2020 Polling: What Happened and What's Next
In 2016 many of the nation’s top pollsters had Hillary Clinton several points ahead of Donald Trump right up until election day. Then, everything turned upside down for these pollsters when Trump shockingly beat Clinton. Many politicians, journalists, and voters asked,” What happened?” and “Can this happen again?” In nine “swing states” many pollsters predicted a better performance for Clinton than what she had. Much criticism was directed at polling organizations which had them scrambling to come up with answers to what happened as well as what voters could anticipate in future elections. Among the many published theories was that there were a number of people who would not admit to favoring Trump yet voted for him. In all actuality, the polls were not that far off as many had Clinton ahead of Trump and she did, in fact win the popular vote. Still, public skepticism of the polling process was greatly heightened going into the 2020 election. We all know what ended up happening, but why and what can we as an industry do about it going forward?
In 2020, early polling pointed to a win for Joe Biden, predicting that he would pick up several states that Clinton had lost in 2016. While that held true the election was again much closer than many polls predicted. Questions resurfaced regarding the legitimacy of our industry’s polls. In many states, polls were very near the mark however according to data from FiveThirtyEight and Pew Research, some states were “not just off, but off in the same direction” while favoring Biden.
One issue might be the “Pandemic Effect” on the election. A disproportionate number of Democrats were concerned about the virus and used early voting by mail. It is possible, as suggested by Pew, that some Democrats who thought they had cast a ballot actually did not - filling out their ballot but forgetting to actually mail it.
Current data analysis also suggests that there were several national and state polling errors. It is interesting to note that polling errors uniformly underestimated Republican candidates’ performance. How could this happen yet again? According to Pew Research “Partisan Nonresponse” played a key factor as Democratic voters were more willing that Republican voters to voice their opinion by responding to polls. Some data suggests that the most loyal Trump supporters were underrepresented in the polling data. Another theory is that the Republicans lack of trust in the news media, particularly those that sponsor some of the polls, led to non-responsiveness of Trump supporters.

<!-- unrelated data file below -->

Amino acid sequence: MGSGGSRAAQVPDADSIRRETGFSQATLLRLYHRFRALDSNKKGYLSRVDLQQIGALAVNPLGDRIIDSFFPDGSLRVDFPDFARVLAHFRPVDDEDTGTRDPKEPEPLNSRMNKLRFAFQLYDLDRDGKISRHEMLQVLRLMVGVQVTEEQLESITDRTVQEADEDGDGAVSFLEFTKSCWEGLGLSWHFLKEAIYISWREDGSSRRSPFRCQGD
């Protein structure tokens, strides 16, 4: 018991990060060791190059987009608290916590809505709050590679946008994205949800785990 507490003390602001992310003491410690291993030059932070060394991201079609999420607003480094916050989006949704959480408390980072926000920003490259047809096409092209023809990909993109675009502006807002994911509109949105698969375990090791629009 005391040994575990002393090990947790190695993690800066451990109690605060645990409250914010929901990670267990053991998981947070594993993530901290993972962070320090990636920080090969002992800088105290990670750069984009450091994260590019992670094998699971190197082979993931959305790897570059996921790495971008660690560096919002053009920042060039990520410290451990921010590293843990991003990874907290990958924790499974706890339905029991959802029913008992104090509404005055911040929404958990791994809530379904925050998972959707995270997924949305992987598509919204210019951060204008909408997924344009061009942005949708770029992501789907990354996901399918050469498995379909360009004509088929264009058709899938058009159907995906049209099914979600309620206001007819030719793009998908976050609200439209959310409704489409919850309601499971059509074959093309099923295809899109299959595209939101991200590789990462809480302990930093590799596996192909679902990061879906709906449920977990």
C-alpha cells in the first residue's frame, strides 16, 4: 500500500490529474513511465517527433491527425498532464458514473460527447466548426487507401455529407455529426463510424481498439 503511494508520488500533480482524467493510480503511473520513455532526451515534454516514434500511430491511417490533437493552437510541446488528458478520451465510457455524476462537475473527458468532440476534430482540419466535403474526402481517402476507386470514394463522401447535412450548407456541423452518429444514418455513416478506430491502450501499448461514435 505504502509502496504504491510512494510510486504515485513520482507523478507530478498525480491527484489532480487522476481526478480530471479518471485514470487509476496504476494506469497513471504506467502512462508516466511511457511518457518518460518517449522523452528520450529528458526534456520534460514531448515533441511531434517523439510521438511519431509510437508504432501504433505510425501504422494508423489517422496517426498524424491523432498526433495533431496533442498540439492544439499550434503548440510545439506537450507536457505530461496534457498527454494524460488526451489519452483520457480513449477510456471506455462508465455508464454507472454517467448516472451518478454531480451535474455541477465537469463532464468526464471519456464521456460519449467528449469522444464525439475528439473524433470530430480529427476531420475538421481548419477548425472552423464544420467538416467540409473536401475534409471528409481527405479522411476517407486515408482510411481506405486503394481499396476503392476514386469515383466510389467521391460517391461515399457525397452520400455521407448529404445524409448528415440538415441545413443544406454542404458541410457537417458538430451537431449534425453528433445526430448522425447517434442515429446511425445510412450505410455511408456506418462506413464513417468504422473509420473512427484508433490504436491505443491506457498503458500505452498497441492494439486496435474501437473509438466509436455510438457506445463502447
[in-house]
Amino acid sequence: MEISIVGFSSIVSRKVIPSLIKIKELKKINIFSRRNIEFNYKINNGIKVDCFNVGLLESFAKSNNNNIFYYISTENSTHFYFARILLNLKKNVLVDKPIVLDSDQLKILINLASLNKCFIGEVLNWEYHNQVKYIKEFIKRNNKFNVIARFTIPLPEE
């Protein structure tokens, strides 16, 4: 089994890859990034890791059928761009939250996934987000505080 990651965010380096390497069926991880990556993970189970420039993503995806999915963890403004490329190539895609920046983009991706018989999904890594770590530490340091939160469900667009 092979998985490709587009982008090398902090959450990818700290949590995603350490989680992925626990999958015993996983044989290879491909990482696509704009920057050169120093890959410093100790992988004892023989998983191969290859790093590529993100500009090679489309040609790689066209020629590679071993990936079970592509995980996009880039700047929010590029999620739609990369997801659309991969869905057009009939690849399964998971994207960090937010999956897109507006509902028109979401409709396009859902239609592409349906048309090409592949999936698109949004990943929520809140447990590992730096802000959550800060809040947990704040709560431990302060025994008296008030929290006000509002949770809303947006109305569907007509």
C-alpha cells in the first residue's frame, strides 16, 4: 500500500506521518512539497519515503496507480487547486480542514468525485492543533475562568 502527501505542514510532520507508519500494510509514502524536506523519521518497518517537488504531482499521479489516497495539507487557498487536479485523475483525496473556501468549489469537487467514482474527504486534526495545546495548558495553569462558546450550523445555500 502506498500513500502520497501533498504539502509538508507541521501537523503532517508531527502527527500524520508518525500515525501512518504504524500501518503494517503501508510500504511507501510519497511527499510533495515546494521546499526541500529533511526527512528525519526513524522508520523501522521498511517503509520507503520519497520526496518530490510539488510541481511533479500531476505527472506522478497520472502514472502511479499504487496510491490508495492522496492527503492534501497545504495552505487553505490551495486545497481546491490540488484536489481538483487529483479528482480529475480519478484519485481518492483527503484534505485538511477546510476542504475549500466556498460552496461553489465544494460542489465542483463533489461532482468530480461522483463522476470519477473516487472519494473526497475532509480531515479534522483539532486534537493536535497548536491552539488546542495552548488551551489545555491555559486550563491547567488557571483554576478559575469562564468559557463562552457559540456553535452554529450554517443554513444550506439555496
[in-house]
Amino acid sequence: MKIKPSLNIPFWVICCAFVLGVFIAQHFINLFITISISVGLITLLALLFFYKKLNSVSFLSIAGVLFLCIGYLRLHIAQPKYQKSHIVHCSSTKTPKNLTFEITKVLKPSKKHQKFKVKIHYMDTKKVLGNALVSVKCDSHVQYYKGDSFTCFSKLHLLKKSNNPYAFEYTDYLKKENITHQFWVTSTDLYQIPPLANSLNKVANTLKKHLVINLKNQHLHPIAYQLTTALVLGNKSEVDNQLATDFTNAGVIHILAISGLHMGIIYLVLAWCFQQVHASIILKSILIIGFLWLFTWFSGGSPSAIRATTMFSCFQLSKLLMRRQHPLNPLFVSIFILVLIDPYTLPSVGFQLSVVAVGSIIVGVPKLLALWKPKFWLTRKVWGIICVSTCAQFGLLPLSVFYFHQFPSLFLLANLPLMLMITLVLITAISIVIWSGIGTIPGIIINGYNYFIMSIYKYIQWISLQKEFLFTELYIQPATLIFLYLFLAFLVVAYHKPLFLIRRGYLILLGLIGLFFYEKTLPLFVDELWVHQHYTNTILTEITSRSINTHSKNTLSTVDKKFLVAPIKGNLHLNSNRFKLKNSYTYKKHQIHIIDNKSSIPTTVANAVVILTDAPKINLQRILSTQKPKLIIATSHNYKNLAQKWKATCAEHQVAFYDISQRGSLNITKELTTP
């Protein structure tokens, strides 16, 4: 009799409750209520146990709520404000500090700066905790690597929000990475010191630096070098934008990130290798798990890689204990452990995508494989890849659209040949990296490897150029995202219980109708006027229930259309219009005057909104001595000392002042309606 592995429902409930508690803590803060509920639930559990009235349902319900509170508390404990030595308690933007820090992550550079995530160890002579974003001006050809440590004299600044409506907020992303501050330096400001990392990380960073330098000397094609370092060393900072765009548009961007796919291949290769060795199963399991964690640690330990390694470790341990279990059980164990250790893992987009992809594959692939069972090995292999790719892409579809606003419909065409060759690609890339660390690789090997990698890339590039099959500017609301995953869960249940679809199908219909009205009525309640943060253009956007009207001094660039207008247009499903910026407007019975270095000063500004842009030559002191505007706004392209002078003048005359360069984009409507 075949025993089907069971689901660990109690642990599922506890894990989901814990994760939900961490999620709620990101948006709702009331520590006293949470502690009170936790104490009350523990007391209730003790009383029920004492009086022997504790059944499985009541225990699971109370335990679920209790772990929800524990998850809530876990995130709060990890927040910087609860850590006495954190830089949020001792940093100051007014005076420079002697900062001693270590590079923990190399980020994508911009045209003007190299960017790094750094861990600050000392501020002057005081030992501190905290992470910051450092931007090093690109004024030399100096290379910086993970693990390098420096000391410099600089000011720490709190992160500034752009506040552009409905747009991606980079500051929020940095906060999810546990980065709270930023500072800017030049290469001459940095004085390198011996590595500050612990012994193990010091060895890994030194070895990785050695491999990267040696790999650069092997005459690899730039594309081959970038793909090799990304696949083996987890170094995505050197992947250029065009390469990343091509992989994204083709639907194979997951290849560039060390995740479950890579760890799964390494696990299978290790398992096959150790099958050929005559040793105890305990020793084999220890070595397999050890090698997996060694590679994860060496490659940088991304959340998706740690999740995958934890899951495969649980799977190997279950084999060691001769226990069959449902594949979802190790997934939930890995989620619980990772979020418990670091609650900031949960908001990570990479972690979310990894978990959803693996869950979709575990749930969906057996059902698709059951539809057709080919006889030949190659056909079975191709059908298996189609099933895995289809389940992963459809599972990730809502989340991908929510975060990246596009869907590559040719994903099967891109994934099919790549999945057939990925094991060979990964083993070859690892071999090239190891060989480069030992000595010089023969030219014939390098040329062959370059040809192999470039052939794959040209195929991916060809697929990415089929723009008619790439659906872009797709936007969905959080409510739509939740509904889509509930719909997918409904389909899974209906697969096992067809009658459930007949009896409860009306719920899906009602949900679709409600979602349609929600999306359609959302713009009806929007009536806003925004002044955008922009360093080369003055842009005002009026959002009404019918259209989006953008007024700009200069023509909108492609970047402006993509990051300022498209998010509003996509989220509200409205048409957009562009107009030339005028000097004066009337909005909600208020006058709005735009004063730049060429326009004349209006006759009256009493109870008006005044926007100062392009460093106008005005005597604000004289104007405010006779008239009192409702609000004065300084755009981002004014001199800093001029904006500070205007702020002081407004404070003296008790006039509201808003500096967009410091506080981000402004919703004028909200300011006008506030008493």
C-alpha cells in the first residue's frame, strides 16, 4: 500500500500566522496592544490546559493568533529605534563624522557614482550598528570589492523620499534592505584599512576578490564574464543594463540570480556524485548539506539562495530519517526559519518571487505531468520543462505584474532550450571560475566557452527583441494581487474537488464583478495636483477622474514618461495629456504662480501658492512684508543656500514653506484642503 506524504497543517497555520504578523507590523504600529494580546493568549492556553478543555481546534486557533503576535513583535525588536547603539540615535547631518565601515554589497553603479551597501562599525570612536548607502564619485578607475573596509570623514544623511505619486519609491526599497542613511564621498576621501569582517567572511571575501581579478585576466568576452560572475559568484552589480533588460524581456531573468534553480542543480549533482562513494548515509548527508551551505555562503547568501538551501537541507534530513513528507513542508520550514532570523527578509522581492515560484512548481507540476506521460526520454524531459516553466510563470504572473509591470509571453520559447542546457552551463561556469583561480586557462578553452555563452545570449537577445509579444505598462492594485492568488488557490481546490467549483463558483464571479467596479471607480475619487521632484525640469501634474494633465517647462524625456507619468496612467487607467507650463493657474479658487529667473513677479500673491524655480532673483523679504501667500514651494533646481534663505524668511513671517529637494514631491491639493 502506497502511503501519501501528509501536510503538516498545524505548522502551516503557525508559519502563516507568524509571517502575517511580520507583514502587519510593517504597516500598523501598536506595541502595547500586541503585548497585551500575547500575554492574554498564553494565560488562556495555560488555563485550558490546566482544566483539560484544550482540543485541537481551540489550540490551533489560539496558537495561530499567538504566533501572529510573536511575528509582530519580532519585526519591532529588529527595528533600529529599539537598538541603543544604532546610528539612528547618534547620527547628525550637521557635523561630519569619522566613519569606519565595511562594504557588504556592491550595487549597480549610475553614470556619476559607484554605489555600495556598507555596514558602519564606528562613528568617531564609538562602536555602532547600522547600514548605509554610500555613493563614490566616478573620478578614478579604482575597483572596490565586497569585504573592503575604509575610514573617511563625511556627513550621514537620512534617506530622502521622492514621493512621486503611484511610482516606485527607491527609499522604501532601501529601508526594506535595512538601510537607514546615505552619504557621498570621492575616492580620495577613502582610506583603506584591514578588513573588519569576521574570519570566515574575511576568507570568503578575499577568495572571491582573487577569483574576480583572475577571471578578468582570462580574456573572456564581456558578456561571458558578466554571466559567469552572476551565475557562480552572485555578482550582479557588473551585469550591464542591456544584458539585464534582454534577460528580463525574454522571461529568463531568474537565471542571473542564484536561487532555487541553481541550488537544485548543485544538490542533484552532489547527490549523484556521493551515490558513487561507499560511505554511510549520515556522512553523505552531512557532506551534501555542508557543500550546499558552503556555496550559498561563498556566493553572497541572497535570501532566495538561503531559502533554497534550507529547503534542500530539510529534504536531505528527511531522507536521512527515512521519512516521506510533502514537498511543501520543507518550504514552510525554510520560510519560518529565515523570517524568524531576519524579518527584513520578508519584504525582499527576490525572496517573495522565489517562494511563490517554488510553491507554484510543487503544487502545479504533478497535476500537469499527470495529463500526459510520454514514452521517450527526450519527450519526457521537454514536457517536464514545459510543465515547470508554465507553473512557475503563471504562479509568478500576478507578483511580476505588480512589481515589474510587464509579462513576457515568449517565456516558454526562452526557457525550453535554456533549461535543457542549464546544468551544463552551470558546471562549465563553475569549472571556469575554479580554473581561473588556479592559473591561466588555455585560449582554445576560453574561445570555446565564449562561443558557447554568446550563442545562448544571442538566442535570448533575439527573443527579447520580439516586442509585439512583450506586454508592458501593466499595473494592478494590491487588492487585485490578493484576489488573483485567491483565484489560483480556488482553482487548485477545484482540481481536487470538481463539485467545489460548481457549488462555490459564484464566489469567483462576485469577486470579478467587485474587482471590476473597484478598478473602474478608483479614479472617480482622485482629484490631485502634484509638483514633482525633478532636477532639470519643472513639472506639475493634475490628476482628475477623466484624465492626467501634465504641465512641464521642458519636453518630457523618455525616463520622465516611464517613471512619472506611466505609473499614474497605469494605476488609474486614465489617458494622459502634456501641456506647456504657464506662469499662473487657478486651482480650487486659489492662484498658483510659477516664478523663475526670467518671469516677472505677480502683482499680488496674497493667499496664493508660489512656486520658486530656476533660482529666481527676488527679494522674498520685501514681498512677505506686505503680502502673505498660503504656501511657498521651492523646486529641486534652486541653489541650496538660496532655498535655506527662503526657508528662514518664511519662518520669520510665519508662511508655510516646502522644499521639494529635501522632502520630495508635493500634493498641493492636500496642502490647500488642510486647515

In fact, a friend told me that he had received several calls inviting him to participate in a political poll. He refused them all based on the belief that “The polls are wrong anyway.” Assuming that other voters feel the same, this is very concerning and has ramifications for all surveys that measure behavior.
How do we address these perceptions and resolve the methodology issues moving forward? As always, sampling is of utmost importance. In the 2020 instance, capturing the opinions of loyal Republicans would certainly have yielded more precise numbers. But how do you do that? Pew, Gallup and many other organizations suggest increasing efforts to include those unrepresented in the past two presidential elections.
We at Ironwood believe there may be some potential solutions to this issue:
Design the questions in the survey to be able to identify far-right or far-left voters from moderate voters.
Address perceptions by being more transparent as an industry in how polling surveys are conducted and the measures taken to ensure quality.
In the end, market researchers understand that polling is not an exact science. Unfortunately, the general public does not see it this way. Nevertheless, research organizations such as AAPOR (American Association of Public Opinion Research) are devoting a great deal of time in understanding what happened and investigating ways to ensure researchers are gathering accurate, representative survey data. This is critical not just during a presidential election year, but across all market research. We as researchers need to be able to adapt real time to the ever-changing profile of the U.S. voter. Otherwise, study designs and sampling may not yield the projectability necessary to accurately predict outcomes.
For more information, contact Ironwood Insights Group today at firstname.lastname@example.org or call 801-569-0107.